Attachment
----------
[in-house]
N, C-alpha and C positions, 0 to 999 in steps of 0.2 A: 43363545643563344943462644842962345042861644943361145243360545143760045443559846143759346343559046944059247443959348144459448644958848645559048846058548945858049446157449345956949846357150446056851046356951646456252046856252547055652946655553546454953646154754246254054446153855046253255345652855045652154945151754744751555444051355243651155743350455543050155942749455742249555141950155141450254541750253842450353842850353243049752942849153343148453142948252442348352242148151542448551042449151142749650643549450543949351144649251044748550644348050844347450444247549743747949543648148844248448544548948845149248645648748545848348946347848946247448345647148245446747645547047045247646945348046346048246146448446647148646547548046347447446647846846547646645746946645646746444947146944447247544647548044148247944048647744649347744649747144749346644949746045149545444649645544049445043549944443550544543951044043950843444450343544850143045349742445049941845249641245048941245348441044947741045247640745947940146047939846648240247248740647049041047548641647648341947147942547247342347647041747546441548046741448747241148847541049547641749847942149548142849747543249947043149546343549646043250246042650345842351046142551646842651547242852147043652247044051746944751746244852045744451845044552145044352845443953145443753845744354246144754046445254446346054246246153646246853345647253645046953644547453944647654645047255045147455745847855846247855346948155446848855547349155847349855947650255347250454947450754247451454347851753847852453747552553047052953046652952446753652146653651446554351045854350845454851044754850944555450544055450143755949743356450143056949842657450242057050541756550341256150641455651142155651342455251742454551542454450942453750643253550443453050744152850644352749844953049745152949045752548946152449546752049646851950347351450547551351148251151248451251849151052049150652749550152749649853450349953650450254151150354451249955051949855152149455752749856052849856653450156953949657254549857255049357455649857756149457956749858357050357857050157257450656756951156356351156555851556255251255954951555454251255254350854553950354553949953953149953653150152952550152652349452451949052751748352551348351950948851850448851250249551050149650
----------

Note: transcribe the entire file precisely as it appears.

[in-house]
N, C-alpha and C positions, 0 to 999 in steps of 0.2 A: 43363545643563344943462644842962345042861644943361145243360545143760045443559846143759346343559046944059247443959348144459448644958848645559048846058548945858049446157449345956949846357150446056851046356951646456252046856252547055652946655553546454953646154754246254054446153855046253255345652855045652154945151754744751555444051355243651155743350455543050155942749455742249555141950155141450254541750253842450353842850353243049752942849153343148453142948252442348352242148151542448551042449151142749650643549450543949351144649251044748550644348050844347450444247549743747949543648148844248448544548948845149248645648748545848348946347848946247448345647148245446747645547047045247646945348046346048246146448446647148646547548046347447446647846846547646645746946645646746444947146944447247544647548044148247944048647744649347744649747144749346644949746045149545444649645544049445043549944443550544543951044043950843444450343544850143045349742445049941845249641245048941245348441044947741045247640745947940146047939846648240247248740647049041047548641647648341947147942547247342347647041747546441548046741448747241148847541049547641749847942149548142849747543249947043149546343549646043250246042650345842351046142551646842651547242852147043652247044051746944751746244852045744451845044552145044352845443953145443753845744354246144754046445254446346054246246153646246853345647253645046953644547453944647654645047255045147455745847855846247855346948155446848855547349155847349855947650255347250454947450754247451454347851753847852453747552553047052953046652952446753652146653651446554351045854350845454851044754850944555450544055450143755949743356450143056949842657450242057050541756550341256150641455651142155651342455251742454551542454450942453750643253550443453050744152850644352749844953049745152949045752548946152449546752049646851950347351450547551351148251151248451251849151052049150652749550152749649853450349953650450254151150354451249955051949855152149455752749856052849856653450156953949657254549857255049357455649857756149457956749858357050357857050157257450656756951156356351156555851556255251255954951555454251255254350854553950354553949953953149953653150152952550152652349452451949052751748352551348351950948851850448851250249551050149650